2nd grade skills checklist: social studies

Success in second grade requires a child to be a much more independent learner than she was in first grade. Is your child ready?

Learning Stages

Second grade readiness checklists

Social studies

  • Compares everyday life in different places and times
  • Understands that history tells stories about real events and real people of other times and places
  • Understands broad categories of time and calendar time
  • Recognizes cultural differences, traditions and contributions
  • Knows some significant individuals in United States history, such as George Washington, Abraham Lincoln and Martin Luther King Jr.
  • Knows the people and events honored by commemorative holidays
  • Knows why and how historical buildings such as the White House, monuments such as Mt. Rushmore, and statues such as the Statue of Liberty are linked to history
  • Uses simple maps, globes and other means to identify and locate places of personal significance (Grandma lives in New York, our vacation will be in Arizona, etc.)
  • Identifies the seven continents and their common characteristics
  • Identifies the modes of transportation used to move people, products and ideas
  • Understands how and why rules are made
  • Recognizes major elected officials such as the President and the Governor of your state
  • Understands the basic concept that government officials are voted into office by their constituents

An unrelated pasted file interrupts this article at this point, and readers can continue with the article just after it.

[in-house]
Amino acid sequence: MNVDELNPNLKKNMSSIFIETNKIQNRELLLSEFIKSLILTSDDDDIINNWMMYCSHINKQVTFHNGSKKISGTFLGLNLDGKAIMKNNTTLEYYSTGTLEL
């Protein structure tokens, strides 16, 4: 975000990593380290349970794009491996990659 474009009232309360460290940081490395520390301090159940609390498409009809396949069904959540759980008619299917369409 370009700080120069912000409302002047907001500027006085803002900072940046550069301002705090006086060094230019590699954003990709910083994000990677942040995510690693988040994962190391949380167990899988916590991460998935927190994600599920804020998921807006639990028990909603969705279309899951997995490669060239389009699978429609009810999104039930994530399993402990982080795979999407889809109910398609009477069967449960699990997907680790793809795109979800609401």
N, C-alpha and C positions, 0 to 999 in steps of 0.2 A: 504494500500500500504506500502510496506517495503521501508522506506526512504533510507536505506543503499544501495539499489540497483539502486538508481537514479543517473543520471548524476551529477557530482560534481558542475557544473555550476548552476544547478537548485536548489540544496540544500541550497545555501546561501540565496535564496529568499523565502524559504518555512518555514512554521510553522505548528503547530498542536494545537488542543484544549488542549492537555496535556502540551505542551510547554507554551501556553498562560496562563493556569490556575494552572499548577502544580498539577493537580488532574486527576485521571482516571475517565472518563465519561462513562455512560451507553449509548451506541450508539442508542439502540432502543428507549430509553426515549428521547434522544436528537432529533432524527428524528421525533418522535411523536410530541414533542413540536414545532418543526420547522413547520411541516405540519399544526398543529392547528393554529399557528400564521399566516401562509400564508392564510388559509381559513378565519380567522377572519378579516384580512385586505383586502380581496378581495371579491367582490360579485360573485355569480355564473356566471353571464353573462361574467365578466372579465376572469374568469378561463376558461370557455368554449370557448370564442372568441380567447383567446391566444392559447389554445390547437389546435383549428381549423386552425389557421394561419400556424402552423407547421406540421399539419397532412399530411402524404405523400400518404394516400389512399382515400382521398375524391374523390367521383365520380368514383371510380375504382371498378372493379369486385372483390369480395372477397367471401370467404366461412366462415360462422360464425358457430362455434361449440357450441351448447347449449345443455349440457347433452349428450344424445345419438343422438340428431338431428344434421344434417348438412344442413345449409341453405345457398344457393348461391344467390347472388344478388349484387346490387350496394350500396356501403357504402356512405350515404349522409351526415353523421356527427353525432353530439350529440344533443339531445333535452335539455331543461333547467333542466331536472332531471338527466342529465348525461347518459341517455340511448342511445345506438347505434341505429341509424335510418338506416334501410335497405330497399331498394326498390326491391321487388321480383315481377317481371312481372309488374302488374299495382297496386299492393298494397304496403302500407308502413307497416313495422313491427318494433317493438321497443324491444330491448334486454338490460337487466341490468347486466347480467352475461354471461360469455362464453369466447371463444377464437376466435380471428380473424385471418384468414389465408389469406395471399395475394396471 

• Understands the role and responsibility of the citizen in American democracy (such as voting, staying informed)
  • Begins to understand basic concepts of supply, demand and limited resources
  • Distinguishes the difference between human and natural resources
  • Distinguishes the difference between goods and services, and between consumers and producers
  • Begins to understand basic concepts of markets and exchange
  • Understands the basic functions of a bank

Tips for parents to help children prepare for a diverse world:

  • Discuss your family's cultural background, make traditional foods and sing traditional songs when you can bring different generations of your family together.
  • Look through family photographs and discuss how the daily life of today is different from what your grandparents experienced. Create an album that compares your grandparents clothes, foods and modes of transportation versus those your child experiences today.
  • Introduce your child to music, food, clothing and stories from other cultures.
  • Seek out opportunities to visit historical places. Use the Internet as a vehicle to take your child on “virtual history trips” around the world.
  • Point out the faces of people on American coins, stamps and paper currency; explain why these people are remembered so fondly.
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